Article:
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Townsend 'was working on Mole book'

Adrian Mole's latest diary m ay go unread after the death of his creator Sue Townsend.

The novelist, who died yesterday, had produced "a few wonderful pages" of another book featuring her most famous character.

The book - which would have been the tenth in the best-selling series - had a working title of Pandora's Box, a reference to Adrian's obsession with the unobtainable Pandora Braithwaite.

A spokeswoman for Penguin Books said: "The book was planned for publication in autumn, but we have only seen a few wonderful pages."

It is unclear if those pages will ever be published now although discussions on the subject between her family and Penguin are likely to be held at a later date.

The 68-year-old writer died in her home city of Leicester after a short illness. Her publishers said she died "surrounded by her family" after suffering a stroke.

Townsend, who was left blind after suffering from diabetes for many years, achieved worldwide success after the publication of her best-known work, The Secret Diary Of Adrian Mole, aged 13 3/4, in 1982.

It went on to sell more than 20 million copies around the world.

Tom Weldon, chief executive of Penguin Random House UK, said: "Sue Townsend will be remembered as one in a handful of this country's great comic writers.

"We were so proud to be her publishers.

"She was loved by generations of readers, not only because she made them laugh out loud, but because her view of the world, its inhabitants and their frailties was so generous, life affirming and unique."

Stephen Mangan, who played Adrian Mole in a 2001 television adaptation, tweeted his condolences, saying: "Greatly upset to hear that Sue Townsend has died. One of the warmest, funniest and wisest people I ever met."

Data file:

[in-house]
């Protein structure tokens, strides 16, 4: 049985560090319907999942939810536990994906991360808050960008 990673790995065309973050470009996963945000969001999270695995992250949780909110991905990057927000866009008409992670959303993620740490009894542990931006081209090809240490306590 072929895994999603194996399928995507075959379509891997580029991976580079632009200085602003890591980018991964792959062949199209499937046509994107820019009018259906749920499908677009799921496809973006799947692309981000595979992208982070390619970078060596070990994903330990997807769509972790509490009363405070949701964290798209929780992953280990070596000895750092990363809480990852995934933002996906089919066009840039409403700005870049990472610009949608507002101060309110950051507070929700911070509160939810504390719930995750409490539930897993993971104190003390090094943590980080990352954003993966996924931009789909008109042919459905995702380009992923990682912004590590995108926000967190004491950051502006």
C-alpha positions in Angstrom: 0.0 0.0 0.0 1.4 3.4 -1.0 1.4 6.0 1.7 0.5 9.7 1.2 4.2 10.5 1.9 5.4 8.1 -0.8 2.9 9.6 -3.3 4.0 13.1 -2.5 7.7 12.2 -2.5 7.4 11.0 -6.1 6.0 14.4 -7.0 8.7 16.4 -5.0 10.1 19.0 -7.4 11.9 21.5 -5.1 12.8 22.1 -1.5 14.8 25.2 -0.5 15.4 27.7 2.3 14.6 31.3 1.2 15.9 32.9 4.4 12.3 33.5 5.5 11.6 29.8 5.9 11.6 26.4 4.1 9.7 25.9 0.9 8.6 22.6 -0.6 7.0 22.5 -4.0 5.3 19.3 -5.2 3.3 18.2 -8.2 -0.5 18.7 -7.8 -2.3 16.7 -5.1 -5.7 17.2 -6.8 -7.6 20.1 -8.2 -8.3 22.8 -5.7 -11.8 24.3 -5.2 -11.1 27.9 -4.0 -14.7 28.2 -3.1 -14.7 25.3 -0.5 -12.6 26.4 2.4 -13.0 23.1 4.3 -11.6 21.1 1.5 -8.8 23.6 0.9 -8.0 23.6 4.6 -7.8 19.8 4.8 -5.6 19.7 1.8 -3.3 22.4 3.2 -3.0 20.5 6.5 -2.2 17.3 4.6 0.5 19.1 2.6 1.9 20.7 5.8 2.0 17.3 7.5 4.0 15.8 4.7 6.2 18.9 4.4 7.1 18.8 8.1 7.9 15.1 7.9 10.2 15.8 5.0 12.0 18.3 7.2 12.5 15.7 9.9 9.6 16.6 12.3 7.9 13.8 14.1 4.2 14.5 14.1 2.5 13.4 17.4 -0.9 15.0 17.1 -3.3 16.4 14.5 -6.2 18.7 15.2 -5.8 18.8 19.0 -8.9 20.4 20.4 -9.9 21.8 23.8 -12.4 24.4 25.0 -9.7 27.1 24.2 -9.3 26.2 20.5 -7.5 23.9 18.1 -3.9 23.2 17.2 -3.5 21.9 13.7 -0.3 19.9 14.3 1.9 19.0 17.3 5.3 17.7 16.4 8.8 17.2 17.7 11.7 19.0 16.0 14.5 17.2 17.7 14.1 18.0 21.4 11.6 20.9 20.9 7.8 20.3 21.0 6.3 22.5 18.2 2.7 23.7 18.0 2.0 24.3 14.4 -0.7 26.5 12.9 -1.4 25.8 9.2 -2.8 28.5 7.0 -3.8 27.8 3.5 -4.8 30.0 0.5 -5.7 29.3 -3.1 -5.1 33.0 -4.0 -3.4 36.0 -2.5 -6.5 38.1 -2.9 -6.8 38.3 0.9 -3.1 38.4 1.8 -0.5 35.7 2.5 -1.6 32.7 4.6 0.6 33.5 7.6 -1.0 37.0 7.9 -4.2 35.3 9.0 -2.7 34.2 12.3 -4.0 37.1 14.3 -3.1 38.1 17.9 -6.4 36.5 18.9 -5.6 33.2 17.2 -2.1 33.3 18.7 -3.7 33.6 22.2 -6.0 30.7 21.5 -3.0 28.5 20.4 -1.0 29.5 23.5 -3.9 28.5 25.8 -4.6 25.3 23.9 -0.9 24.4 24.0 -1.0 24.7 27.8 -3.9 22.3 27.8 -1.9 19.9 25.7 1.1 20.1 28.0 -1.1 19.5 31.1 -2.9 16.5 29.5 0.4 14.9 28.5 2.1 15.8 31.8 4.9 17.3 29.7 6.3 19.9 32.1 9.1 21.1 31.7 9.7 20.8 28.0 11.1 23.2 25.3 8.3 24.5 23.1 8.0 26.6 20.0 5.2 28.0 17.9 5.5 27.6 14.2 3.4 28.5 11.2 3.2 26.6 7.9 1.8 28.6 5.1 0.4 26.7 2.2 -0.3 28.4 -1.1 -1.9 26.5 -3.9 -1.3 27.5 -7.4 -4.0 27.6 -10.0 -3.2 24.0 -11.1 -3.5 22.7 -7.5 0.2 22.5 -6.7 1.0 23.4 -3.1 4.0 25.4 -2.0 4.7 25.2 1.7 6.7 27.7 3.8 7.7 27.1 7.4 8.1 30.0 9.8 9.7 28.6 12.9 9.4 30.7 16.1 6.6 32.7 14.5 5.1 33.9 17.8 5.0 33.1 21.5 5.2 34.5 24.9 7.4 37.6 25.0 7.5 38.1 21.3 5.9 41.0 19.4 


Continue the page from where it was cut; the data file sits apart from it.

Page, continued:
Writer Caitlin Moran said she was " One of the funniest women who ever lived".

Townsend was born in Leicester in 1946, and set her most famous work in her home city.

She left school at the age of 15, married at 18 and by 23 was a single parent with three children.

After writing in secret for 20 years while working as a factory worker, shop assistant and youth worker, she eventually joined a writers' group at the Phoenix Theatre in Leicester when she was in her 30s.

At 35 she won the Thames Playwright Award for her play Womberang and a year later published the first in her series about Adrian Mole, which she had begun writing in 1975 while living in Leicester's Saffron Lane estate.

The book was an instant hit and was followed by The Growing Pains Of Adrian Mole in 1984 and others in the Mole series, including The True Confessions Of Adrian Albert Mole and most recently Adrian Mole: The Prostrate Years, in 2009.

Much of Townsend's life was blighted by illness. She had a heart attack in her 30s and suffered from diabetes for many years, leaving her registered blind in 2001 and forced to resort to dictating her work.

In 2009 she had a kidney transplant, also a complication of her diabetes, which was donated by her son, Sean.

In recent years she was left wheelchair-bound, with neuropathy in her limbs.

Townsend also wrote a number of other novels, including The Queen And I, as well as further plays and two non-fiction books.

H er latest novel, The Woman Who Went to Bed for a Year, has sold more than half a million copies in the UK since it was published in 2012.

Several of her books were adapted for the stage, while the Mole series were adapted for radio, television and theatre.

In 2009 Townsend was given the Honorary Freedom of Leicester.

She said at the time: ''I have been a citizen of Leicester for over 62 years, most of my family and friends live here, so I was delighted when I was nominated to receive the freedom of the city.''

She leaves behind her widower, Colin Broadway, and four children.


From Belfast Telegraph